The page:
General Motors CEO Mary Barra testifies before the Senate Commerce and Transportation Consumer Protection, Product Safety and Insurance subcommittee in Washington April 2, 2014. General Motors came under withering attack for its decade-long failure to notify the public about defective parts linked to fatal crashes, as a U.S. Senate hearing opened on Wednesday with accusations that the company fostered "a culture of cover-up." REUTERS/Gary Cameron (UNITED STATES - Tags: TRANSPORT BUSINESS POLITICS) - RTR3JNPR

Washington DC - General Motors officials increasingly believe that chief executive Mary Barra will be cleared of wrongdoing in the recall crisis after a three-month internal investigation, the New York Times reports.

GM hired two law firms in March to look into its recall of millions of cars following 13 deaths related to faulty ignition switches.

The internal probe, led by Jenner & Block chairman Anton “Tony” Valukas, is expected to name executives, employees and departments within GM responsible for the delayed recall, and recommend broad corporate and personnel changes at the company.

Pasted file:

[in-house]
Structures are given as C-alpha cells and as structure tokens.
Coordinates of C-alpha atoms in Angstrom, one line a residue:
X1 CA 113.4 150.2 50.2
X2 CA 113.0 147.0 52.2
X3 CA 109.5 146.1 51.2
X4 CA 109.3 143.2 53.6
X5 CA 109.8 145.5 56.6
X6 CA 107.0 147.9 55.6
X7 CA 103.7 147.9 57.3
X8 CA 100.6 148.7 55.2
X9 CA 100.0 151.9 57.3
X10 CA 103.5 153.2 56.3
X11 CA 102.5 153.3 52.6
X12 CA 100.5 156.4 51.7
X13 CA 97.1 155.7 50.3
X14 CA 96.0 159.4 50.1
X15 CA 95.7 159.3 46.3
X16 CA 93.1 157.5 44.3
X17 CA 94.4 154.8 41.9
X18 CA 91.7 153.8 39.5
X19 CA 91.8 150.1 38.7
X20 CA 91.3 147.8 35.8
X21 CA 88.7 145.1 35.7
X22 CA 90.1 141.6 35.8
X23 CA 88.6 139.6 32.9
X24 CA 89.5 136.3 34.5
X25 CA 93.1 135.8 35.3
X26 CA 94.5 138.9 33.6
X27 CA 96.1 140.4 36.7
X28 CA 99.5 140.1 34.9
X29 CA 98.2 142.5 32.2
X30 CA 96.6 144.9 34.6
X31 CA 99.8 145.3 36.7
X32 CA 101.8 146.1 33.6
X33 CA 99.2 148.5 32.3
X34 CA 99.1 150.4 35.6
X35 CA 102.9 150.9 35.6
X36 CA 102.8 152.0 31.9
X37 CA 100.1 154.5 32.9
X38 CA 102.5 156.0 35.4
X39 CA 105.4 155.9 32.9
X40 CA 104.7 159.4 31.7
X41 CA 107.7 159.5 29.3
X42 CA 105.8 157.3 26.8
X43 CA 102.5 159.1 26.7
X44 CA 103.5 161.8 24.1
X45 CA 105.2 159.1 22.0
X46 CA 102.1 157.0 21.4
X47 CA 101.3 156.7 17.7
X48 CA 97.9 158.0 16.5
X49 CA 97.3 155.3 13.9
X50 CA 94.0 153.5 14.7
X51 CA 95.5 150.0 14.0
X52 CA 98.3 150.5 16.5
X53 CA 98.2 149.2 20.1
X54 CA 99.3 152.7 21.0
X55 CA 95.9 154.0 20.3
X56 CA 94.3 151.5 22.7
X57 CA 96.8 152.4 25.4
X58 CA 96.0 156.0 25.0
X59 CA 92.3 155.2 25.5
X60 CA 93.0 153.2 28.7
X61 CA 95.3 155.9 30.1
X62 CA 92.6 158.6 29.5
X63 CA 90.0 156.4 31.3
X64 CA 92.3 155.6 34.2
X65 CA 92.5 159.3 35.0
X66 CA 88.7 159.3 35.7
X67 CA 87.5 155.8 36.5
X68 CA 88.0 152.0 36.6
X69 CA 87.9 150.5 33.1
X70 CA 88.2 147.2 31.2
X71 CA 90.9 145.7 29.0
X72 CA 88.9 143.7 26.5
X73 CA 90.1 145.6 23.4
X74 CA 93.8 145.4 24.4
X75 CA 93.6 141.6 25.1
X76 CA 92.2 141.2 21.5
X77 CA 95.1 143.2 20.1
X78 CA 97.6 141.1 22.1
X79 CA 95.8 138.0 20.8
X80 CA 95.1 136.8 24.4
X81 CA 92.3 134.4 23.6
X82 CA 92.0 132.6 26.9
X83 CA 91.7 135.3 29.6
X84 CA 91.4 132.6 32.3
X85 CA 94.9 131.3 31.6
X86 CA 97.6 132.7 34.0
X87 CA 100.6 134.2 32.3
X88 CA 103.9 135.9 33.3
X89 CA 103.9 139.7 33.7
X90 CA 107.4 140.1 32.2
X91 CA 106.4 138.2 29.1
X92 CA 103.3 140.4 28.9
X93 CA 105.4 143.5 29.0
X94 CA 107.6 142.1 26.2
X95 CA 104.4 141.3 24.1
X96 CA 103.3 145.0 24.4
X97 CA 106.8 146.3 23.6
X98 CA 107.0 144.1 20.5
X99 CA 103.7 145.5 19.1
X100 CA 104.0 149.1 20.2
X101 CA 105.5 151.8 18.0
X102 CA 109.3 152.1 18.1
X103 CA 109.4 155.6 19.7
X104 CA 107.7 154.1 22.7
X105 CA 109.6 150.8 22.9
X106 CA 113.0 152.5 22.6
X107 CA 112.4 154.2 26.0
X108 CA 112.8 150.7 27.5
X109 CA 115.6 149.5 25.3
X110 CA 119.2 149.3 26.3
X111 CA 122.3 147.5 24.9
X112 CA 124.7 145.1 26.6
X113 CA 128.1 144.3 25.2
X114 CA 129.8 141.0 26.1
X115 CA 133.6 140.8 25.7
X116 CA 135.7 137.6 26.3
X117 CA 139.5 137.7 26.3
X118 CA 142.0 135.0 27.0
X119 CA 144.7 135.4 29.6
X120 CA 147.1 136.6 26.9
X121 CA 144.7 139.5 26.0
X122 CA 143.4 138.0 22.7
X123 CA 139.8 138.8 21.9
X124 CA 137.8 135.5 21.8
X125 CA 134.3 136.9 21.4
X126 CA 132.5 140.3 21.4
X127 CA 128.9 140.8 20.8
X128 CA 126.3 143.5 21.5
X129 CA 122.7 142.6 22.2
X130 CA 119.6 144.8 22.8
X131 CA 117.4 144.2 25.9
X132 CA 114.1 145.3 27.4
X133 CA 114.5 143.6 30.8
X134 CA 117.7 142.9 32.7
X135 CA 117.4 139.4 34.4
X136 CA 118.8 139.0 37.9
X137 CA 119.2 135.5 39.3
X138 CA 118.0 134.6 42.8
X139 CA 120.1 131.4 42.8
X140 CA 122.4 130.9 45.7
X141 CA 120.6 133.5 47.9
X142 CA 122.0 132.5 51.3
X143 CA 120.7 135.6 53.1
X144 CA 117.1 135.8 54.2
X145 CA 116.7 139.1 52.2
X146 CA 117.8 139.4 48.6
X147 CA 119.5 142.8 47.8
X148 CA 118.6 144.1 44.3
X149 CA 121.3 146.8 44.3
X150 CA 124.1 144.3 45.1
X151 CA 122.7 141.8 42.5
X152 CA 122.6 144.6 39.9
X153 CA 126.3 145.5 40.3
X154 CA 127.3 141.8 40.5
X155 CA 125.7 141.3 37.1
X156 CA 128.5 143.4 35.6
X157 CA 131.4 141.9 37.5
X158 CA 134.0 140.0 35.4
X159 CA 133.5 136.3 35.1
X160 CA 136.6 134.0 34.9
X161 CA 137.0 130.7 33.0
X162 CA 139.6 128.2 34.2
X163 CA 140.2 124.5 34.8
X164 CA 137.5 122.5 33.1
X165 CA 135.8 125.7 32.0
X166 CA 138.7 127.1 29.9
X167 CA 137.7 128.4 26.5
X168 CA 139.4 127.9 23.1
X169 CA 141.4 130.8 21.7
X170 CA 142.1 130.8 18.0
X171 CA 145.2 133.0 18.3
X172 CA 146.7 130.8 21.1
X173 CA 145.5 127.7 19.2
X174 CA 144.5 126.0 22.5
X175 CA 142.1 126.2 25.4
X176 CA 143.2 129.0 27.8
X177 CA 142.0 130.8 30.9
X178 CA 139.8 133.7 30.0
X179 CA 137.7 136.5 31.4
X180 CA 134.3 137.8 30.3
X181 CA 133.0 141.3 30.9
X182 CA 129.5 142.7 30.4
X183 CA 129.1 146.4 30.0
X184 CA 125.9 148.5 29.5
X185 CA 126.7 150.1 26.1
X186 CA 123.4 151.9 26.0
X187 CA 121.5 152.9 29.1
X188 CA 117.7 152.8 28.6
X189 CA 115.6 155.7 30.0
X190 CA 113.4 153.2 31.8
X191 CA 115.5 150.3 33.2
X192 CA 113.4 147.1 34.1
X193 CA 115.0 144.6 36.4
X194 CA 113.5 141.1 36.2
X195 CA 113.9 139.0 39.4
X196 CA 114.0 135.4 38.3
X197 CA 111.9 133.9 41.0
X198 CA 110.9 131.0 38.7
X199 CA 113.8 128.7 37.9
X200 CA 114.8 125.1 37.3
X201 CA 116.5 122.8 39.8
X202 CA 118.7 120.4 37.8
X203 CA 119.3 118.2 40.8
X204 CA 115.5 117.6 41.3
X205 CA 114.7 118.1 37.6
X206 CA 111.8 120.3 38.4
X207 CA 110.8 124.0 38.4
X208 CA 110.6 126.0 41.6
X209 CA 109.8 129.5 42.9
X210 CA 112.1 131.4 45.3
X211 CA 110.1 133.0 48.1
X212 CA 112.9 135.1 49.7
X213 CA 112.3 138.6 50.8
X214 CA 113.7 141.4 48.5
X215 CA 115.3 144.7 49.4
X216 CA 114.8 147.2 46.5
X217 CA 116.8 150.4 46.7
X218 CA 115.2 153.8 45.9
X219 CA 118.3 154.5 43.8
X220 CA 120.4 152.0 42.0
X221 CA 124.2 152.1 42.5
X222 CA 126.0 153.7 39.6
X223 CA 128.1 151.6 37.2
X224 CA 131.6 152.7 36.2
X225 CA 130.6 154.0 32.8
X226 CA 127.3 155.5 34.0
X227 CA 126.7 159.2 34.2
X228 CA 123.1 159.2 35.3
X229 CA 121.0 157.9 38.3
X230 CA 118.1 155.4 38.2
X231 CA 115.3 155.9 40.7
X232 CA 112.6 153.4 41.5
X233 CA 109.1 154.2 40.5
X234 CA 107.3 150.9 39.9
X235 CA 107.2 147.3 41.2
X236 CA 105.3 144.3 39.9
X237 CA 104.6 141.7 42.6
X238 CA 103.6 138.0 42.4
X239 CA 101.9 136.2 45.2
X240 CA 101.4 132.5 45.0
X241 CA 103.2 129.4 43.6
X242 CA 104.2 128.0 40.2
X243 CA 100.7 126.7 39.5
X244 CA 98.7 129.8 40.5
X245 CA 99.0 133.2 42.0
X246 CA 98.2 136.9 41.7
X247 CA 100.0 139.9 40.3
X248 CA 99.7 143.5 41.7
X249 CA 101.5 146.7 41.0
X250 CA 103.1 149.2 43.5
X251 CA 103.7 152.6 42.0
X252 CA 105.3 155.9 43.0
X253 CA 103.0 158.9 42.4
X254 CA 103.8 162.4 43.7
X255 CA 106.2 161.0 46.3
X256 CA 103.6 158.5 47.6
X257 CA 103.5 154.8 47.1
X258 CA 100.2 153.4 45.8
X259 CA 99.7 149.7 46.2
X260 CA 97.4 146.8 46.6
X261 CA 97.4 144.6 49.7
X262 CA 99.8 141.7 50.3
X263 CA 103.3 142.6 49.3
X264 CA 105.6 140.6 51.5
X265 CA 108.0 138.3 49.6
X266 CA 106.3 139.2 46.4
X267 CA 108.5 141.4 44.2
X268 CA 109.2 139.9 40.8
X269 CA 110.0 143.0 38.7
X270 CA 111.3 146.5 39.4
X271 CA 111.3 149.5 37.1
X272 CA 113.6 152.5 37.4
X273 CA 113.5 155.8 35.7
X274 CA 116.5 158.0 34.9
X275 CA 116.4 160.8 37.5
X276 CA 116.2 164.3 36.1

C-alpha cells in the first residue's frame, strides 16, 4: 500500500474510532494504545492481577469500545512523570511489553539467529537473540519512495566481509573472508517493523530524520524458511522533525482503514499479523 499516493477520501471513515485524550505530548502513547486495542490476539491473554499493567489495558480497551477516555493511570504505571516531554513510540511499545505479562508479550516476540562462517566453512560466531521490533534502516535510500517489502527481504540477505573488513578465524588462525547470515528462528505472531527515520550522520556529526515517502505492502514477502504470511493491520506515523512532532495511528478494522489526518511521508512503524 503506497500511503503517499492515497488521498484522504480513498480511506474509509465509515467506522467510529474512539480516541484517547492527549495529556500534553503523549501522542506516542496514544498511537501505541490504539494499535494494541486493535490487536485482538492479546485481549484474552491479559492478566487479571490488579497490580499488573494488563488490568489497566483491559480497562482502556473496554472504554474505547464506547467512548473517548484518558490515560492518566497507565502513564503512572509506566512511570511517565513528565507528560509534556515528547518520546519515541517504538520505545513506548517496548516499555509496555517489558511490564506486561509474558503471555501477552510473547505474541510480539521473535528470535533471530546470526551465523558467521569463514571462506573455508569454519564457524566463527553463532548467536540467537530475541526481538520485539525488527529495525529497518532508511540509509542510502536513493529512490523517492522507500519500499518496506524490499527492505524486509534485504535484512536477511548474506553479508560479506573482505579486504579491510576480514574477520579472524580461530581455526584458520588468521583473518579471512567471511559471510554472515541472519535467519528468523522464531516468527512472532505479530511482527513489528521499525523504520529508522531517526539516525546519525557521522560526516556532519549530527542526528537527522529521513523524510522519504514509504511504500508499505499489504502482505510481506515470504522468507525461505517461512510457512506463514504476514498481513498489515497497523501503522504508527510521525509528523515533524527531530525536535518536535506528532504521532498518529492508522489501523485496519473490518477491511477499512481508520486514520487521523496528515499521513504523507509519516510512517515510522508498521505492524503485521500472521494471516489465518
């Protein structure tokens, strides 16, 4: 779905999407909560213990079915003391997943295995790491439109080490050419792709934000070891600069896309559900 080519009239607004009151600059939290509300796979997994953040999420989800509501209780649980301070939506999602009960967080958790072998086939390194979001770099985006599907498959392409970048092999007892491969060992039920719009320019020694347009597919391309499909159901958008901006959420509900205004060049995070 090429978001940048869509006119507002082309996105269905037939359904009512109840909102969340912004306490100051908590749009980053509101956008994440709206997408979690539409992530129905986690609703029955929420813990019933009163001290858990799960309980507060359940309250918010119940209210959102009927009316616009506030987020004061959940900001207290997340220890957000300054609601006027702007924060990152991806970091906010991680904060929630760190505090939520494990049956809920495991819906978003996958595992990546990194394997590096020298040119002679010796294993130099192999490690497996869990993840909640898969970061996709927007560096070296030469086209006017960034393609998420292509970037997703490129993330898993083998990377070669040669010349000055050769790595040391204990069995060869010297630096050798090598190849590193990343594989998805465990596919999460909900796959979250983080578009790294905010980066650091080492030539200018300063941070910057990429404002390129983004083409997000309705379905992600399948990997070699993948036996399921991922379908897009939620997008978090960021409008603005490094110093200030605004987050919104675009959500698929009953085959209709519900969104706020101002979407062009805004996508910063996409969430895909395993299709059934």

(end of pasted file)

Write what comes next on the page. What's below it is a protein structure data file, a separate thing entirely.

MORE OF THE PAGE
The newspaper said Barra, who has been briefed on the investigation's progress, cleared a critical hurdle in April when the US National Highway Traffic Safety Administration imposed a $35 million (R362 million) fine on GM for failing to report the defect in a timely manner.

GM still faces probes by the US Department of Justice, Congress, the Securities and Exchange Commission and several states into how it handled the issue.

The Wall Street Journal reported on Tuesday that compensation expert Kenneth Feinberg expected to provide GM with a set of options for offering financial restitution to victims of car crashes connected to the recall within the next few weeks.

In April, GM said it had retained Feinberg, who recently oversaw the BP oil spill fund, to examine what steps, if any, GM might take for families of crash victims. Safety advocates said the move indicated the company was exploring setting up a victims' compensation fund.

Feinberg told the Journal that he continued “working diligently” on the compensation recommendations and declined to provide additional details on the timing.

GM spokesman Greg Martin declined to comment on the reports.